Industry 4.0 is the latest evolution of the Industrial Revolution, which began in 2011 with advances in data storage, networking, and artificial intelligence.
A new highly informative infographic and report by PARTsolutions titled “Industry 4.0” highlights the history of the Industrial Revolution as well as where 4.0 is heading.
What is Industry 4.0?
Industry 1.0 started in the second half of the 18th century with mechanization from 1760 – 1830. Machines and tools replaced the agrarian society driven by animal and human labor. Iron and steel along with steam and internal combustion engine made this possible.
Industry 2.0, mass production, was from 1870 – 1940. Assembly lines, stainless steel, and plastics along with railways and telegraph made mass production and logistics more efficient.
Industry 3.0 was from 1950 – 2002 and it was driven by digitization. Telecommunications, electronics, and IT introduced automation using robots and PLCs (programmable Logic Controllers). This also ushered in the era of machines doing jobs which in the past were performed by people.
Industry 4.0 Explained
Industry 4.0 brings different components of the three previous stages of the Industrial Revolution for a more efficient and smarter manufacturing process. This is primarily made possible with smart and autonomous systems fueled by data and machine learning.
Data storage, networking, and artificial intelligence now work together with sensors in manufacturing plants to provide a comprehensive view of the entire process. An interconnected and centralized system can keep track of everything from raw materials to the final output and customer delivery. And it does this while providing diagnostics and analysis for a highly optimized and streamlined process from beginning to end.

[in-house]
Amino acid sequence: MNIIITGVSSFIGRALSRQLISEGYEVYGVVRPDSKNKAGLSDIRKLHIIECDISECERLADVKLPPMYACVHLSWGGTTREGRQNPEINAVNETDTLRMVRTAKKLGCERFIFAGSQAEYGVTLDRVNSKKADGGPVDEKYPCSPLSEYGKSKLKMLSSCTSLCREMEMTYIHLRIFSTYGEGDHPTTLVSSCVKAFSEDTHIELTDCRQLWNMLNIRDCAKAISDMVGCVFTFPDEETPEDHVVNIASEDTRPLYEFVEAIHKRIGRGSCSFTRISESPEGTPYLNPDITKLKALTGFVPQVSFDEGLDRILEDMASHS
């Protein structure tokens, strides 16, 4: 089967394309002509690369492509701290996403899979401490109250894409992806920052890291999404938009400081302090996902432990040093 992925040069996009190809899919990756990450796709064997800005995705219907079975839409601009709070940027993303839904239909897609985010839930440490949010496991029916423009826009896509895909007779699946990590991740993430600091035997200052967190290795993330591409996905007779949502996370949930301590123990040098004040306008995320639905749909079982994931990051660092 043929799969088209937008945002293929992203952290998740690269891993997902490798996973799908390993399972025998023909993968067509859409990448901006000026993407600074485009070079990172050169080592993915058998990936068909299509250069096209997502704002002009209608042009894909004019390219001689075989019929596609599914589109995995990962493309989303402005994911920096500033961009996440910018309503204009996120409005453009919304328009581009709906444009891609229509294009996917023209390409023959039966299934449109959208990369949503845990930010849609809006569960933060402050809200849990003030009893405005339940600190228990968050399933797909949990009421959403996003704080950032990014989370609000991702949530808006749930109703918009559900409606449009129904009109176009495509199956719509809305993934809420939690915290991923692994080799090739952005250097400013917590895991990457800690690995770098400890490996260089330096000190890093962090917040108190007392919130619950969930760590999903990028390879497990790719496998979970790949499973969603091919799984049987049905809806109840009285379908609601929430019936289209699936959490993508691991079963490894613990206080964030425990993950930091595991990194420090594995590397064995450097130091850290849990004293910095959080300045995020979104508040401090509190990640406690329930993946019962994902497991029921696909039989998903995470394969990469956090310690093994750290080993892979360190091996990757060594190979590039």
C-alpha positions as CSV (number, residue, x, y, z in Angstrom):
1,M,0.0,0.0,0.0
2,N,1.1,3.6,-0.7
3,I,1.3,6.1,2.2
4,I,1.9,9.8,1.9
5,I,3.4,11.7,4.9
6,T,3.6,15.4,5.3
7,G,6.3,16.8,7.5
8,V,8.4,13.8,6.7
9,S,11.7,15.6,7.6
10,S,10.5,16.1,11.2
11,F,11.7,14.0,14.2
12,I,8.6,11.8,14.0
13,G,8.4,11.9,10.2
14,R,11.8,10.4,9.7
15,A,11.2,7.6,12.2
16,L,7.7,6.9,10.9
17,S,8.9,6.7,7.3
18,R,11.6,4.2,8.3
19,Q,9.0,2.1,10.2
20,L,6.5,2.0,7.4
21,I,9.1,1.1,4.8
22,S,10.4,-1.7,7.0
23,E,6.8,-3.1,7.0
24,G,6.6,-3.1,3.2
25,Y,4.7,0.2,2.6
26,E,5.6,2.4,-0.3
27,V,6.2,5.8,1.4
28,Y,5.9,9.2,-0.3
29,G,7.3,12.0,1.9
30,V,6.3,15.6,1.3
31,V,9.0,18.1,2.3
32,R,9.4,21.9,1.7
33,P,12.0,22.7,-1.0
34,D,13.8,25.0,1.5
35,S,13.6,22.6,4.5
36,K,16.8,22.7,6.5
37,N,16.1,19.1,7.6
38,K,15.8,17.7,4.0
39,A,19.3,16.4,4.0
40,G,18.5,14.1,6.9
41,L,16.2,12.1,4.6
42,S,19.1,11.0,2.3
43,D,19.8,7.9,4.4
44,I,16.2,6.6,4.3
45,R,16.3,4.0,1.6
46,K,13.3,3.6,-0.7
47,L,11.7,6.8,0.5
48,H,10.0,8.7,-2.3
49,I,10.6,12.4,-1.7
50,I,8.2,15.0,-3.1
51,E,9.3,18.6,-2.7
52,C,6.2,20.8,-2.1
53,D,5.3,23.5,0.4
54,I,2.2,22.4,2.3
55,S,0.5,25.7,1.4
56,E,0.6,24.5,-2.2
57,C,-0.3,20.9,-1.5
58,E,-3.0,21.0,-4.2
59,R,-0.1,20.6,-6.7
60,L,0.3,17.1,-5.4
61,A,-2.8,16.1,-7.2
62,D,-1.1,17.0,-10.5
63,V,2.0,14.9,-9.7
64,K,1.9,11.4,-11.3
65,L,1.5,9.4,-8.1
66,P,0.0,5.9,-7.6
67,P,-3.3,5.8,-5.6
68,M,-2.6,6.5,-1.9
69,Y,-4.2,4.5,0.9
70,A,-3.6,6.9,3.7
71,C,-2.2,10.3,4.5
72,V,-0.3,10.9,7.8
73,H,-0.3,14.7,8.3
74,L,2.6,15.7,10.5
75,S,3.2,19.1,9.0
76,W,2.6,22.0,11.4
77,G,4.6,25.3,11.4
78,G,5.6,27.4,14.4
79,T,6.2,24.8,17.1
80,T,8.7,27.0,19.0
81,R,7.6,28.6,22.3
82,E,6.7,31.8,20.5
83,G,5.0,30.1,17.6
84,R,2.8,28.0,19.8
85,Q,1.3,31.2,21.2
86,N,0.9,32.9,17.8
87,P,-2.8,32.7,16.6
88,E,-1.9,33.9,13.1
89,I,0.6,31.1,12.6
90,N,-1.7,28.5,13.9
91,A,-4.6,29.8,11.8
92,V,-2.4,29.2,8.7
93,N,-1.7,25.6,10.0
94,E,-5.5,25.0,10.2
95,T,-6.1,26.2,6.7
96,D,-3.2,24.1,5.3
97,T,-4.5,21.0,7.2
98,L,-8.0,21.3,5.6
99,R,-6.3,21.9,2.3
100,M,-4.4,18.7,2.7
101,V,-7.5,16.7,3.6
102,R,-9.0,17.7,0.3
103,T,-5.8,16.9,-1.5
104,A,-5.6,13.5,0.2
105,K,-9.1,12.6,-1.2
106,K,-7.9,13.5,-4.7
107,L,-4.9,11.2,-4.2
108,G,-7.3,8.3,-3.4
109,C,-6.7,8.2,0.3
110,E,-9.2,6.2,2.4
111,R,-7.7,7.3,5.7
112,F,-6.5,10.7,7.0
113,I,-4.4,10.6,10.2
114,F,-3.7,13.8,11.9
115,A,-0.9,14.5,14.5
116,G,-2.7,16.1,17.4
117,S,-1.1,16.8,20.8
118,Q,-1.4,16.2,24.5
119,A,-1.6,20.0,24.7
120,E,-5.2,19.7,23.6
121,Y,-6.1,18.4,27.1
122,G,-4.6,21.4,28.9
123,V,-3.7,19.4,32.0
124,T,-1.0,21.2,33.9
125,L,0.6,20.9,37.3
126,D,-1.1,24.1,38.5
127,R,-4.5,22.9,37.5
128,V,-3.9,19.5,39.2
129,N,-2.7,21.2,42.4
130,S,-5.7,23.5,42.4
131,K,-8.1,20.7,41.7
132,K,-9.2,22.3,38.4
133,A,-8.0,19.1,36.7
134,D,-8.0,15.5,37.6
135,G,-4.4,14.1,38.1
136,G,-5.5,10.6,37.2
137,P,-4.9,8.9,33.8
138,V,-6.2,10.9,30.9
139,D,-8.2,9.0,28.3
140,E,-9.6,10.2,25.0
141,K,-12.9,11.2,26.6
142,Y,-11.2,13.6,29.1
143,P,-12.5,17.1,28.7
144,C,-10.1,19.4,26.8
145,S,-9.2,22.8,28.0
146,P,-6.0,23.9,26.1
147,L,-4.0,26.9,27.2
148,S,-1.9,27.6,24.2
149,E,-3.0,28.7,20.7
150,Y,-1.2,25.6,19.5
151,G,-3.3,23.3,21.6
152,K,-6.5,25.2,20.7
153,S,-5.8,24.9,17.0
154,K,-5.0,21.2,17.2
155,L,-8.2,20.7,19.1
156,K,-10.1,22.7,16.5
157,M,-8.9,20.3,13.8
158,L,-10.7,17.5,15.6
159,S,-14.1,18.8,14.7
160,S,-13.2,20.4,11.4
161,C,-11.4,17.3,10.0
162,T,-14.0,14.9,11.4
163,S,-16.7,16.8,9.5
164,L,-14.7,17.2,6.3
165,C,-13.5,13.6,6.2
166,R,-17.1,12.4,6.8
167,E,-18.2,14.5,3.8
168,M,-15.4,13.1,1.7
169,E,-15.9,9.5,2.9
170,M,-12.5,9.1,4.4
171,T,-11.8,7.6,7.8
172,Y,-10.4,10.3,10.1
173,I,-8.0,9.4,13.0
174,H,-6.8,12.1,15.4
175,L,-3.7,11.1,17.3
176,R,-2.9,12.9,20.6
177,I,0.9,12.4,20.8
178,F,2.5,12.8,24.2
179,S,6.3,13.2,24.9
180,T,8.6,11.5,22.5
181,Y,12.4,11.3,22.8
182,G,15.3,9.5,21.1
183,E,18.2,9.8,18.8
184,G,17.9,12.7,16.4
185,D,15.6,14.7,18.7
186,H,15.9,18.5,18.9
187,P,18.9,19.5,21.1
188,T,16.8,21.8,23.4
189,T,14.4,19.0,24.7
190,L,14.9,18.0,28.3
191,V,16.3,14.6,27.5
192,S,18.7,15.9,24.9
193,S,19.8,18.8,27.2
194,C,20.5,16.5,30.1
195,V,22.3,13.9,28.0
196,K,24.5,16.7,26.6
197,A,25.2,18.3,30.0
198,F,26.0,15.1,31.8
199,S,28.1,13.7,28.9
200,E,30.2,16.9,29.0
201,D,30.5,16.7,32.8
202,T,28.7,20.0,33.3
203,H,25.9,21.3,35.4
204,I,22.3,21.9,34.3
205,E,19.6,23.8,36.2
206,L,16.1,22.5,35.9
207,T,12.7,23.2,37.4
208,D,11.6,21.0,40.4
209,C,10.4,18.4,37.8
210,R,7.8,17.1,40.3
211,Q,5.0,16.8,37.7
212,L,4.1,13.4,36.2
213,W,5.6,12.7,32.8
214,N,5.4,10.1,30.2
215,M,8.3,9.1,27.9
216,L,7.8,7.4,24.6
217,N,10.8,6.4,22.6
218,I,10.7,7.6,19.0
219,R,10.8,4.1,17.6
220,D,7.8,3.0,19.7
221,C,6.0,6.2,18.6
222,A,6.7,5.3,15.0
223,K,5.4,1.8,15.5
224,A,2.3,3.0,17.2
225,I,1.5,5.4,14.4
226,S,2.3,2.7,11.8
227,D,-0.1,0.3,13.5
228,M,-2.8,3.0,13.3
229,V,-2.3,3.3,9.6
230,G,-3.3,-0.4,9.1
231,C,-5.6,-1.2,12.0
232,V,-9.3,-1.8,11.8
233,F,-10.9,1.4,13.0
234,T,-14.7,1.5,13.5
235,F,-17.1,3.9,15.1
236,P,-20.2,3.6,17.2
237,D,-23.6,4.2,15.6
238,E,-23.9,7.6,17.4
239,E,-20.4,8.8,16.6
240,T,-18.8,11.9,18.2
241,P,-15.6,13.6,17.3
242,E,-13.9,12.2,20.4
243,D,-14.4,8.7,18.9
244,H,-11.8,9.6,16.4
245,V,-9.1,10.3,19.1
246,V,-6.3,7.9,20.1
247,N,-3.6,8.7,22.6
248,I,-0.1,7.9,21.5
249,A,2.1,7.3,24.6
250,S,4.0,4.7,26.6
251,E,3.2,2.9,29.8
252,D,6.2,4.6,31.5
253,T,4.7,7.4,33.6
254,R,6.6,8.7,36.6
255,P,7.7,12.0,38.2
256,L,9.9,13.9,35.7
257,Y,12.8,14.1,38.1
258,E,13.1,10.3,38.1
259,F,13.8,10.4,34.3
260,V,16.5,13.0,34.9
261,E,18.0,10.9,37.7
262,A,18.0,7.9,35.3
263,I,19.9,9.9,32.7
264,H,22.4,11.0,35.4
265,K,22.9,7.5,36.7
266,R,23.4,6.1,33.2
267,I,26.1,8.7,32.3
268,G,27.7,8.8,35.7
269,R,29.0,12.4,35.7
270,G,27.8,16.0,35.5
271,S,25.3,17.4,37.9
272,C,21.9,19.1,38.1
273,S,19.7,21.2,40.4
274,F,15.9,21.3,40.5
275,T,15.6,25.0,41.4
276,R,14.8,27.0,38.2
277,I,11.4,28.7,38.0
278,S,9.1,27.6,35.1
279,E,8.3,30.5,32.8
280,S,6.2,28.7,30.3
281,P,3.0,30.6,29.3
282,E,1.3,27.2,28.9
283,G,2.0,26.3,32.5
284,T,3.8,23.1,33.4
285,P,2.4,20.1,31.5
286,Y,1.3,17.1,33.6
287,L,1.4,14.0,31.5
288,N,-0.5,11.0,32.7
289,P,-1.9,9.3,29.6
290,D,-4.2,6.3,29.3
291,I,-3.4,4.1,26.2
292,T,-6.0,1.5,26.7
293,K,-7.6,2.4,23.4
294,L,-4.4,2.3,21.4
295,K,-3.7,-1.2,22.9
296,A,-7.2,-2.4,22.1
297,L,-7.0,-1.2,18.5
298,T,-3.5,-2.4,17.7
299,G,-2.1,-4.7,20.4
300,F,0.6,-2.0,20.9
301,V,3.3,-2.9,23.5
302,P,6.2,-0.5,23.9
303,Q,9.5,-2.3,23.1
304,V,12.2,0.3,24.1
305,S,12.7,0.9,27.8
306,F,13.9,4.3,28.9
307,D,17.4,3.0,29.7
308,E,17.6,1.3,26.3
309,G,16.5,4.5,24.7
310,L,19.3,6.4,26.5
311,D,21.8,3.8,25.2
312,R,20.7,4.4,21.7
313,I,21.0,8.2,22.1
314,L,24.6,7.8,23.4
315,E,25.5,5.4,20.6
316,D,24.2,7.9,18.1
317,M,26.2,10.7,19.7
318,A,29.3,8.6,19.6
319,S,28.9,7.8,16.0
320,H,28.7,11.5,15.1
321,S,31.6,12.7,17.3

However, to make 4.0 function at its most optimal, it requires four key components.
Industry 4.0 Components
It all starts with digital transformation. Companies large and small must go through it to fully take advantage of all the benefits in Industry 4.0. Whether it is from analog to digital or digital processes to an automated systems strategy, the transformation is essential.
Smart communication is next because of the massive amount of data this system will be processing. Machines need to communicate with other machines and analyze this data in real-time. Because of the sheer volume of the data, it is impossible for humans to analyze the information in a timely manner. Advances in machine learning and artificial intelligence is speeding up processes across virtually all industries.
The next component is the data quality. Because the technology relies on data, the data needs to be of the highest quality. Collecting data just because you can do it does not mean you will have the best possible results.
Smart devices are next. They will connect with each other and collect the data to make it available in real-time in order to optimize processes. This includes everything from sensors that are part of the Internet of Things (IoT) to robots all using Machine to Machine (M2M) communication.
Small Business and Industry 4.0
More than 90% of manufactures in the U.S. are technically classified as ‘small’ or ‘medium.’ Accessing the agility, efficiency, productivity, reliability, speed, and quality Industry 4.0 can deliver will allow them to compete and thrive.
The challenge in the adoption of Industry 4.0 is education. And industries across all segments can use the technology Industry 4.0 demands. This includes manufacturing, construction, electronics, automotive, transportation, food & beverages and many others.
If you are a small manufacturer, Automation Alley sponsors a weekly Tech Takeover event that will get you up and running.
Take a look at PARTsolutions’ fantastic infographic for more on Industry 4.0.
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